As a book lover, I often find myself completely immersed in a book, but rarely do I find a novel as enthralling and touching as I found Stephen King’s new murder mystery Joyland.
Joyland is the second instalment in King’s Hard Case series after The Colorado Kid (2005) but is not at all like its predecessor. For one, it’s written in the first person instead of the third, making it far more intimate. This story is also far more in depth and where I enjoyed The Colorado Kid, I was firmly grasped by Joyland.
The novel follows a period in twenty-one-year-old Devin Jones’s life as he uses his summer break from college to earn some money at an amusement park in North Caroline: Joyland. On the day of his interview and introduction to the park, Devin learns of a horrific crime that was committed at Joyland only four years prior and, as the summer rolls on, his curiosity begins to get the better of him.
Stephen King has this captivating way of telling a fantastic crime story, whilst building a life around the central character. Devin makes friends, gets his heart broken and meets many intriguing people during his time at Joyland, all the while with this chilling horror story playing in the background. There are no set chapters, only breaks in text marked by a small heart. The story dances backwards and forwards through time, forward to the present day when Jones is writing the novel and backwards to past conversations with his ex-girlfriend in the ’70s. This may sound chaotic but it isn’t at all; it just works. I’ll put it this way, at the beginning of the novel, I wasn’t fond of Devin at all, I found him misogynistic and rude, but by the end I really liked him and was so invested in the story, I cried.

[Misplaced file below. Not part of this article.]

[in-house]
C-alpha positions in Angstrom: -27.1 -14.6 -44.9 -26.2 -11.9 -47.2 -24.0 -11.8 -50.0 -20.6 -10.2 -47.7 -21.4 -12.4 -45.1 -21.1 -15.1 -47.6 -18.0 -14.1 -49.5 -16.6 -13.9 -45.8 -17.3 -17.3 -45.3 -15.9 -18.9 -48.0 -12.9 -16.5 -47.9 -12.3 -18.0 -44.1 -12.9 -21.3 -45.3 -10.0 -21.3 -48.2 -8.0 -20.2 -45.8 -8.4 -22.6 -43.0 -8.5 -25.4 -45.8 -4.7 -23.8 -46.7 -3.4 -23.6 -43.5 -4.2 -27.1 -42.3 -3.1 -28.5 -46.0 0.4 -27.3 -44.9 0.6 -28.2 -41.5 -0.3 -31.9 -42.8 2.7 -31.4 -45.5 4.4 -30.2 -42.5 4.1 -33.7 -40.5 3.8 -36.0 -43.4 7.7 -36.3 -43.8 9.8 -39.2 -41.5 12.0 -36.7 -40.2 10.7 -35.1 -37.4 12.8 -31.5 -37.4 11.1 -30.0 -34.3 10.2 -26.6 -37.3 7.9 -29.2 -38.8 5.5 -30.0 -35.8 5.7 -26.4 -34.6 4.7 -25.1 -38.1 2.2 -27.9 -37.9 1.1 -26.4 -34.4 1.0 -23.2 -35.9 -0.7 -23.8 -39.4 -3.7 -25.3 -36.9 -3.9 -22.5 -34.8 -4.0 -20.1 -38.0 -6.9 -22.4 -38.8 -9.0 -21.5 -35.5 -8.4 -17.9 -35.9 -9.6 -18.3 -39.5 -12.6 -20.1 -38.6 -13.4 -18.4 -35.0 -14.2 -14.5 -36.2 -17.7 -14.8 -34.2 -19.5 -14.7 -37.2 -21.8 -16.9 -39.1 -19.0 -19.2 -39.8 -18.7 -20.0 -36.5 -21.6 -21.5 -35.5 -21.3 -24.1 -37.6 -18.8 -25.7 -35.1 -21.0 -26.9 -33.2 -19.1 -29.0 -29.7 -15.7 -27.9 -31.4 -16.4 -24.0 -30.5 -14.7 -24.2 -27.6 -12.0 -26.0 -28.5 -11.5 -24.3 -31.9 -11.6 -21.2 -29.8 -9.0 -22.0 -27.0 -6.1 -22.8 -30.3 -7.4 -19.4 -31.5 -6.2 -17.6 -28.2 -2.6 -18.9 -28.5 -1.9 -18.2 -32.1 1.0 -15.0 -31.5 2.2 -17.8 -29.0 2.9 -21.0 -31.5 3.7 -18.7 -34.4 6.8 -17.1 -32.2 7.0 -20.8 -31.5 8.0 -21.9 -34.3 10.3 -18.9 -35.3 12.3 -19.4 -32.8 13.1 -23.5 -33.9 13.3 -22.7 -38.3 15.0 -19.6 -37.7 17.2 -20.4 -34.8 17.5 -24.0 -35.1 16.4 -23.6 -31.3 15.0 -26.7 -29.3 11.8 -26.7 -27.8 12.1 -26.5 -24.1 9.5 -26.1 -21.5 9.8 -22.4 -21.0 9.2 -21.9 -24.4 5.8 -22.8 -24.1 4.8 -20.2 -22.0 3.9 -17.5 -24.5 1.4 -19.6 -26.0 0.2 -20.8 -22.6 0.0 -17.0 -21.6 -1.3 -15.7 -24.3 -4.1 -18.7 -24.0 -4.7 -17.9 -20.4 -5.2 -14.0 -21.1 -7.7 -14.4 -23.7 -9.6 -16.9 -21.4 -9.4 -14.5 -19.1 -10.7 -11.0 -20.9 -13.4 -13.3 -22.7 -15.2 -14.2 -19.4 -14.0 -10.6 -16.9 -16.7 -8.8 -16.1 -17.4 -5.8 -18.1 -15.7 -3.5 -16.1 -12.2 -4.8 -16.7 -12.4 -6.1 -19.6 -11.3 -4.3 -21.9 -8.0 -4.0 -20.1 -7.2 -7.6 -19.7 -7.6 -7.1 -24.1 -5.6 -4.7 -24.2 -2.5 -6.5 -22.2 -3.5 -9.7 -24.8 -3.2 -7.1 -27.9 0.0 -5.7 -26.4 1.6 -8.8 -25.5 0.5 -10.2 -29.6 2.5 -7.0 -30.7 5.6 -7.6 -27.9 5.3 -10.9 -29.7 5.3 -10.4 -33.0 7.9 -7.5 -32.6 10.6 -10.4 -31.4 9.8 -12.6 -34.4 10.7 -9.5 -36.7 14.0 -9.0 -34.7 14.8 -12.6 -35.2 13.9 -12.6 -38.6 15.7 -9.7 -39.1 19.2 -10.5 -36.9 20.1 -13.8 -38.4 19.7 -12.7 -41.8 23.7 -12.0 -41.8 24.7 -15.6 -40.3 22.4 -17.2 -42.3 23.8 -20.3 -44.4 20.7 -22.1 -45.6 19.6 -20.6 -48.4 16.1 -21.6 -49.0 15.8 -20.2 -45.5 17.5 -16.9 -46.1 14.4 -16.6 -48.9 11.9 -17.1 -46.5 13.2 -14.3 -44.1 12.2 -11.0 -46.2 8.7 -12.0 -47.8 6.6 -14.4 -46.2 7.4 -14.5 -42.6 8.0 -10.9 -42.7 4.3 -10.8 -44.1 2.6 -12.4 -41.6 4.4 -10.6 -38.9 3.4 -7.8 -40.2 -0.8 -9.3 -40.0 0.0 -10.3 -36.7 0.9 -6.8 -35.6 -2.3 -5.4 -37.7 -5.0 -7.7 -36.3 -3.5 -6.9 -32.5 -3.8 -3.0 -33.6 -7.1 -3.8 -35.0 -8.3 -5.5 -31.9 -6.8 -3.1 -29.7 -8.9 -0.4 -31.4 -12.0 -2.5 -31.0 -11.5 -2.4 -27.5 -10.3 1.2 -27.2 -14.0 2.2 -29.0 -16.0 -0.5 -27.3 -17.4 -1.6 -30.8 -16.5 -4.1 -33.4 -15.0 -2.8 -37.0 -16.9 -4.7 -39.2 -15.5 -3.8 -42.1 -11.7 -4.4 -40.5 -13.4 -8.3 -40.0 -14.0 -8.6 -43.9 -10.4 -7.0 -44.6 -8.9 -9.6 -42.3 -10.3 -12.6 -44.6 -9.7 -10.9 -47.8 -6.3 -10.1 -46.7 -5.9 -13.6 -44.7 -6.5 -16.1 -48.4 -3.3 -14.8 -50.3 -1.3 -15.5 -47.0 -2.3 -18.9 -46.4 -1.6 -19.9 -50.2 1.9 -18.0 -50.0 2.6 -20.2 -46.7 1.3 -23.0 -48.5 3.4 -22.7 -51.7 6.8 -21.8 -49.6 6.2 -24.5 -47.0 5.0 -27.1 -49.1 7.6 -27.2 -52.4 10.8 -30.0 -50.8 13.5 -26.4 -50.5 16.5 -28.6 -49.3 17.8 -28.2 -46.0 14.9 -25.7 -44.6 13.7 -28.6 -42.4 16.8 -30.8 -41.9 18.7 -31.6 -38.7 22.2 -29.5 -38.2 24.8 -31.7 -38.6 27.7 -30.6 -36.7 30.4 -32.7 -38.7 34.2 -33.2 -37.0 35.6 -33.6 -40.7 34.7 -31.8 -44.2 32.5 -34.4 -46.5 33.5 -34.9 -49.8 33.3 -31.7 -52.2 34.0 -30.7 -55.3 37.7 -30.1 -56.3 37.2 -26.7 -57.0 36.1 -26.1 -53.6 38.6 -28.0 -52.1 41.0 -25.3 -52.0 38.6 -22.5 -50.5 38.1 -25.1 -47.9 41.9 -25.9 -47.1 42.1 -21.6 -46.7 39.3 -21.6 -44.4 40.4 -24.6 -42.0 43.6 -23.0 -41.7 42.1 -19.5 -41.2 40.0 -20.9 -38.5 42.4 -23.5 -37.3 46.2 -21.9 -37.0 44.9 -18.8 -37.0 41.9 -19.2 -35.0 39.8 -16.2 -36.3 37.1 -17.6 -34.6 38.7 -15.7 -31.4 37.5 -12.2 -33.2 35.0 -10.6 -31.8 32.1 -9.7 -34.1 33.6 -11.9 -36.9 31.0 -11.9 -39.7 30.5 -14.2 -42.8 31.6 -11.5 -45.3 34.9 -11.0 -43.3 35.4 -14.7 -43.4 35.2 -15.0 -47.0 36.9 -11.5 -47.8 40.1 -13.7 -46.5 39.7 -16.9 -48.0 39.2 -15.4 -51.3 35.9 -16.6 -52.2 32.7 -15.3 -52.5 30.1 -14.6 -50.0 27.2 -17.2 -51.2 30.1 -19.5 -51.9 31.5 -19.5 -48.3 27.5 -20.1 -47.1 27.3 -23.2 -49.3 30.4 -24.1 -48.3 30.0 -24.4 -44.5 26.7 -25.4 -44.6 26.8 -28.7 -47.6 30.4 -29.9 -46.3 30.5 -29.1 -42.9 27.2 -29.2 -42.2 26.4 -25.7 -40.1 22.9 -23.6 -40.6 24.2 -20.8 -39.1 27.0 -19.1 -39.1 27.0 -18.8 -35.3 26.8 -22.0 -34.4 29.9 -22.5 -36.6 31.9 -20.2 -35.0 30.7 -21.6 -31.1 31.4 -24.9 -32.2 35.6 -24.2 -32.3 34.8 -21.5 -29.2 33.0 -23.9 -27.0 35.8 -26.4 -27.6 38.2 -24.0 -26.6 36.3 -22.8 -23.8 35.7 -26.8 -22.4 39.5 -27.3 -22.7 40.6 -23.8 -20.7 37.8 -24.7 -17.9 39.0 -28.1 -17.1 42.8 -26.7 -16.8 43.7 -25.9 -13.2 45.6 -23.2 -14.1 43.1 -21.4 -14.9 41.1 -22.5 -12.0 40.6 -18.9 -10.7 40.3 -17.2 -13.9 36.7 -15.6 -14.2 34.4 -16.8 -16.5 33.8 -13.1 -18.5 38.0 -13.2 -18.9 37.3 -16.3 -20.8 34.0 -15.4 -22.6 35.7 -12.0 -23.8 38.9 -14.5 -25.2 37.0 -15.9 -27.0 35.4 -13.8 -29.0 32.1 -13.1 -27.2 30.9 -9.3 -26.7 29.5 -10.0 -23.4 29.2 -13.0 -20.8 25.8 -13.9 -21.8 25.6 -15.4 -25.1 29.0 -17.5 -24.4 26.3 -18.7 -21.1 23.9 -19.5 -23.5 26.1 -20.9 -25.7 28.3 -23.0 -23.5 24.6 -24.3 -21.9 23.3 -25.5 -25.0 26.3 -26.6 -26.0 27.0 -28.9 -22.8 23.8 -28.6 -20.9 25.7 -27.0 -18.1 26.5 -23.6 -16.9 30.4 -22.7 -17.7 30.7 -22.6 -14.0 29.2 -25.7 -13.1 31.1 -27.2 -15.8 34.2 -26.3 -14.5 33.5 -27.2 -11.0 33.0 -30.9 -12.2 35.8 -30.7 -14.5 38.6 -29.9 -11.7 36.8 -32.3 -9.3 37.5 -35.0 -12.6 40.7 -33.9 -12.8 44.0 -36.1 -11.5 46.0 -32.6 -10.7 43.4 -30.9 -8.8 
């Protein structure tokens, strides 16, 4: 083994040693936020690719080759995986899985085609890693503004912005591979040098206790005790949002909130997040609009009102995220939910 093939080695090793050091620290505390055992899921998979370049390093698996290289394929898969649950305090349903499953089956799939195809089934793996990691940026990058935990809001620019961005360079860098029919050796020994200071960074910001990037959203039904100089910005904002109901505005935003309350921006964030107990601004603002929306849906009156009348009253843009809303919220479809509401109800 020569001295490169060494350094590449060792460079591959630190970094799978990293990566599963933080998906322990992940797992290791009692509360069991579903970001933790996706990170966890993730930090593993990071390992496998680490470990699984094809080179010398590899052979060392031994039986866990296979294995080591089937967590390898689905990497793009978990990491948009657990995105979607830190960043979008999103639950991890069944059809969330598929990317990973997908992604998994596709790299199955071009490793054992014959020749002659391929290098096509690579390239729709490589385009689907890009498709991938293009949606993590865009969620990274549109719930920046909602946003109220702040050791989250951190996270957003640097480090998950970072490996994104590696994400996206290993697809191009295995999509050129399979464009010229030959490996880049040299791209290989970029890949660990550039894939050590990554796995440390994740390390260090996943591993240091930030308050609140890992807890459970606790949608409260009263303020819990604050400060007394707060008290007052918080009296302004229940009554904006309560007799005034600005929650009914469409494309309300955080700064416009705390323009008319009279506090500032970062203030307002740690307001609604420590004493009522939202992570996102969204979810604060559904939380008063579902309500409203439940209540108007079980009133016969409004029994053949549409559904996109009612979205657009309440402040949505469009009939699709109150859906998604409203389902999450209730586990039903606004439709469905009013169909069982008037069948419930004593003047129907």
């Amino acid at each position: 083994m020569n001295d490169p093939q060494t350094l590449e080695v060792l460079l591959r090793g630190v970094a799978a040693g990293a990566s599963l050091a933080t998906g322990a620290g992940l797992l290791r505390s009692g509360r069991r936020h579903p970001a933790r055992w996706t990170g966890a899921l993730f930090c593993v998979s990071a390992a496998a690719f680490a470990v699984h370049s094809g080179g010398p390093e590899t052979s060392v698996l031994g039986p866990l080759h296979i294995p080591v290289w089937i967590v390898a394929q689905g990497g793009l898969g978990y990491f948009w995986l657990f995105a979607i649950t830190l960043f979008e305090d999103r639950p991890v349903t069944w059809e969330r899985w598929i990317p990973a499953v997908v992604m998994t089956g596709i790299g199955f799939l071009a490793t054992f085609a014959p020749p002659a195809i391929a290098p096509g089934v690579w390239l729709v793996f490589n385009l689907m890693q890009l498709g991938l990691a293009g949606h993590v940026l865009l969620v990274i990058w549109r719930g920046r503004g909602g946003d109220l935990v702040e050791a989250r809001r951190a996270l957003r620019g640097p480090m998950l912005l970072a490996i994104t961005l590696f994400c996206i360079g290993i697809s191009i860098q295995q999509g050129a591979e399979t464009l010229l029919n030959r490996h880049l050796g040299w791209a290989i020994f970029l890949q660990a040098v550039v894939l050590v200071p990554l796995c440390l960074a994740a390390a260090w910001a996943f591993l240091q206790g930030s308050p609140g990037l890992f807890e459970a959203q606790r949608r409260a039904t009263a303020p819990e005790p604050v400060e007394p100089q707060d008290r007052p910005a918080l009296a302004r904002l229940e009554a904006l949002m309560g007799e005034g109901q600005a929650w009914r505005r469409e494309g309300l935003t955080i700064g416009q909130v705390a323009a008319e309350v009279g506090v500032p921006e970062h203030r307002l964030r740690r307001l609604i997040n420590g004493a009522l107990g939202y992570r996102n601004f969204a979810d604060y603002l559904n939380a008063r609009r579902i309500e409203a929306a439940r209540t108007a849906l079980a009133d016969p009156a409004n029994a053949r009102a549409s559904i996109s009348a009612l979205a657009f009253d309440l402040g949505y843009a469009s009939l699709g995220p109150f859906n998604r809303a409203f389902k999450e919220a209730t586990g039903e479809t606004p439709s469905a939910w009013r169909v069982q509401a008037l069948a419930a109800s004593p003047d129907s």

Joyland is a prime example of Stephen King’s ability to simply tell a story and drag the reader, sometimes kicking and screaming, into the tale. He makes you see what the characters see, feel with them, remember their past and look to the future with them; even love them. The solution to the crime, the main subject of the novel, isn’t where it ends because the story has become more than that. When you close the book, it doesn’t end there; you’re still very much submerged in another fictional world playing out on the back of your eyelids.
In other words, I highly recommend this novel. In case you didn’t already know: Stephen King is quite a good writer.
by Nia Griffiths